Does peroneal tendonitis ever go away?

Peroneal tendonitis can go away on its own, but it can take a long time. If there is a tear in one or both of the peroneal tendons, or if the tendons are subluxating (moving out of place), you may not get better without surgery. As a practicing orthopedic surgeon in Colorado Springs, Colorado, peroneal tendonitis is not something that I see too often as it is rare, but it can be a source of continued nagging heel pain.

What are the symptoms of peroneal tendonitis?

The symptoms of peroneal tendonitis are pain on the outside and back of the heel that is worse with activity. This especially includes activities that involve everting the foot (moving your foot to the outside), as the peroneal tendons are the main foot evertors. When the peroneal tendons are inflamed, it will cause pain whenever you move your foot to the outside. Those with high arches are also more likely to get peroneal tendonitis. 

How do you treat peroneal tendonitis?

The first step in treating peroneal tendonitis is to avoid the activities that are causing you pain. This will allow the tendons to calm down. If you are still having pain then a special shoe insert called a lateral forefoot post might be a good idea. It is worth seeing your doctor to see if this shoe insert would be right for you. If you still have pain, then wearing an ankle boot for around 6 weeks may help to calm everything down. It is also a good idea to do physical therapy for your peroneal tendonitis, as this will help strengthen the tendons and improve your biomechanics. An example of some of the exercises for peroneal tendonitis can be found in this video. It is not a great idea to get a steroid injection to your peroneal tendons, as this can cause them to rupture.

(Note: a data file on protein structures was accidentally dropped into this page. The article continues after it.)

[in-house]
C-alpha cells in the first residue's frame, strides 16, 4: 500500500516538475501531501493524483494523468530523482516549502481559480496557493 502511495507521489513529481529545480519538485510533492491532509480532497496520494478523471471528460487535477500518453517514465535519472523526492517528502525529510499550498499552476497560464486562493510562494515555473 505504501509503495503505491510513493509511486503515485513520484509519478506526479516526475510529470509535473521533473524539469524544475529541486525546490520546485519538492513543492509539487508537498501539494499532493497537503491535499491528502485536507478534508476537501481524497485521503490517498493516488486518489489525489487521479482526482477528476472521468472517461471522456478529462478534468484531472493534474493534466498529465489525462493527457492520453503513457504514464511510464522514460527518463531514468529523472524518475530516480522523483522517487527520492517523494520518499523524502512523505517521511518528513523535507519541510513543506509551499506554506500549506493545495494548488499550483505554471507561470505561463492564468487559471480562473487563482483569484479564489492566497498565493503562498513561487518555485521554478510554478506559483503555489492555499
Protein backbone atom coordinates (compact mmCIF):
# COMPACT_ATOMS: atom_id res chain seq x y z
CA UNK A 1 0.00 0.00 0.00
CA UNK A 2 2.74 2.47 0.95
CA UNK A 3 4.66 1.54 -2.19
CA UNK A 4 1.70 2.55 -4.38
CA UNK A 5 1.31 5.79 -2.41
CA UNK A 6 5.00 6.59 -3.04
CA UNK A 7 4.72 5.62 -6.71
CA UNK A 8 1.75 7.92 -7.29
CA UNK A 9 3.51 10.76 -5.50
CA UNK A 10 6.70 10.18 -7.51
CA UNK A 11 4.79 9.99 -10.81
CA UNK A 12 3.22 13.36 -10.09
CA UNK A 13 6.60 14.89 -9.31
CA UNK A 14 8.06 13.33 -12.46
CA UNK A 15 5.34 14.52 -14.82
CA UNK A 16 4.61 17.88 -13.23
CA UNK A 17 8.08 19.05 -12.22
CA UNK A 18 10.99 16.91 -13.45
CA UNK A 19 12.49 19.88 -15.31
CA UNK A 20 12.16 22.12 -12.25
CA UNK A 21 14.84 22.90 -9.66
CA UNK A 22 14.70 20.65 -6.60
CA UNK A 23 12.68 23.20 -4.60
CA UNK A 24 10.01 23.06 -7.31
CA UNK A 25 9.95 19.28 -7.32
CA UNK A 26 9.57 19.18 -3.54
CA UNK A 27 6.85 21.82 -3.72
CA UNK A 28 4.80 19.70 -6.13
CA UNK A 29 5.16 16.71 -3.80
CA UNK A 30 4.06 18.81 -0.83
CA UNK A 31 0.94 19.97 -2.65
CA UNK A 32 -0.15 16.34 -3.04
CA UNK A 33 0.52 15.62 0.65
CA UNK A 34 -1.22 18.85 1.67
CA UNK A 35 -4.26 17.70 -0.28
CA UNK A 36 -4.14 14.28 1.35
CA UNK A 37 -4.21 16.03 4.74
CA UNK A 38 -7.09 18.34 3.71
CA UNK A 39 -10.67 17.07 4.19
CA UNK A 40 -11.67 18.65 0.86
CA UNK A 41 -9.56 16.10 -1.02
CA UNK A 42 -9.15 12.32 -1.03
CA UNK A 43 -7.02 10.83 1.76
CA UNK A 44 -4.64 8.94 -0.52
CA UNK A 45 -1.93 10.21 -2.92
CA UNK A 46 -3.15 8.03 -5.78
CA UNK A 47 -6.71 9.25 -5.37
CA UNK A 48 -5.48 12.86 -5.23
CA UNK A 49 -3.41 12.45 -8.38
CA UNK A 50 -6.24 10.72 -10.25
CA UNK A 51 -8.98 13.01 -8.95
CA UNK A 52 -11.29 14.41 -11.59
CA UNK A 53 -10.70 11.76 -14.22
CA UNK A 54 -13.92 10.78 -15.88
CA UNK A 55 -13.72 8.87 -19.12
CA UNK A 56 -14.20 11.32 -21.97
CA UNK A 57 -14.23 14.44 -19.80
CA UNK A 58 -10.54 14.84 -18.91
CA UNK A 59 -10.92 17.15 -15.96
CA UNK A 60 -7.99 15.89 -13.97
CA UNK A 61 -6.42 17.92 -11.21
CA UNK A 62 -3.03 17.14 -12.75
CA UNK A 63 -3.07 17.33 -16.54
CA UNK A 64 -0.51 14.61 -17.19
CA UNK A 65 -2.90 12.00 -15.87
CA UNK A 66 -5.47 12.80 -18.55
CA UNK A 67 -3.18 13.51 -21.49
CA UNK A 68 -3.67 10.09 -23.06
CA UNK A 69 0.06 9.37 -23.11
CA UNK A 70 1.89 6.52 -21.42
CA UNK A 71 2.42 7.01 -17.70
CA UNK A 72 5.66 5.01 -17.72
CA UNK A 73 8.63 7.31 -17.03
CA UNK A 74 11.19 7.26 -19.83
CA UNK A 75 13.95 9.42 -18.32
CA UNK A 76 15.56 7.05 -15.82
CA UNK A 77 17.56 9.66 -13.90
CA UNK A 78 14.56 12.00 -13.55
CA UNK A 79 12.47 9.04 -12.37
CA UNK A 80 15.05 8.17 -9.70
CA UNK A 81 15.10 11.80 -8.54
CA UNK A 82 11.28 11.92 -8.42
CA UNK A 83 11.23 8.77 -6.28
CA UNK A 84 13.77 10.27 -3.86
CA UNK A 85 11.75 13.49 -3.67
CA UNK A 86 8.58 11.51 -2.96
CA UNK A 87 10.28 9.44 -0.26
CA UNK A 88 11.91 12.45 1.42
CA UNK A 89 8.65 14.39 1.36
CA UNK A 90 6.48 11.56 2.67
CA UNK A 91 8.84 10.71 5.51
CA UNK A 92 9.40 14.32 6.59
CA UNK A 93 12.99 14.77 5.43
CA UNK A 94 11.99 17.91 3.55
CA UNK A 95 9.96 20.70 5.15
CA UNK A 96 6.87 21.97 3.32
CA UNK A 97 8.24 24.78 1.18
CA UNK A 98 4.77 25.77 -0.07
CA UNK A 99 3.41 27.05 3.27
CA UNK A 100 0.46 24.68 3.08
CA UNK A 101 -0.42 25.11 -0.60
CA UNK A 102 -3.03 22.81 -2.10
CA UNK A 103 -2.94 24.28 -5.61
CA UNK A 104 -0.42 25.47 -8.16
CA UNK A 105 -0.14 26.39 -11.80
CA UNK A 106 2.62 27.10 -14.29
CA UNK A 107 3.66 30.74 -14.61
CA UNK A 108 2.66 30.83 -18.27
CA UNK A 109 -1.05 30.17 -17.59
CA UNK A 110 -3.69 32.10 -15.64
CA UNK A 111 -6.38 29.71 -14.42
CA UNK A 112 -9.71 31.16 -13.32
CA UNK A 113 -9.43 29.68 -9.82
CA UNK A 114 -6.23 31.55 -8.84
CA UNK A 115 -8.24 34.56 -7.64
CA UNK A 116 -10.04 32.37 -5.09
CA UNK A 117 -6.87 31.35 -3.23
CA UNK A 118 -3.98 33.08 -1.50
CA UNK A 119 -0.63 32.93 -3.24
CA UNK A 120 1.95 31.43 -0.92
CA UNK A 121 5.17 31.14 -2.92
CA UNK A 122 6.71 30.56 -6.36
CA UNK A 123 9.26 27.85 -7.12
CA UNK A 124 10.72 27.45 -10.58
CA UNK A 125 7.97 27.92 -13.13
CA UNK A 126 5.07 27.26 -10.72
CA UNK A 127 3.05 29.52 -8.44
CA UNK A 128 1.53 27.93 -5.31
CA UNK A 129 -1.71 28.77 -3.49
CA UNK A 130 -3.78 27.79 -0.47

How long does peroneal tendonitis take to heal?

It can take months for your peroneal tendonitis to go away, assuming the tendons are not torn or subluxating. You can tell if you tore your peroneal tendons by getting an MRI of your ankle, you won’t be able to see this on x-ray. For peroneal tendons that are subluxation (moving out of place) your doctor should be able to tell if you have this by physical exam or a dynamic ultrasound. Your peroneal tendonitis is most likely to heal if you get appropriate treatment for it with proper footwear or possibly a short trial of an ankle boot, and physical therapy. If it does turn out that your peroneal tendons are torn and subluxating, and physical therapy and the ankle boot hasn’t helped you, then you may need surgery to repair the tendons and possibly deepen the groove they sit in. As an orthopedic surgeon in Colorado Springs, I always recommend conservative treatment first, unless your tendons are subluxating or there is a very obvious tear.

I hope I was able to answer some of your questions about does peroneal tendonitis ever go away. If you would like me to treat your peroneal tendonitis, contact us below to make an appointment if you are in the Colorado Springs area. I also am available for virtual consults.

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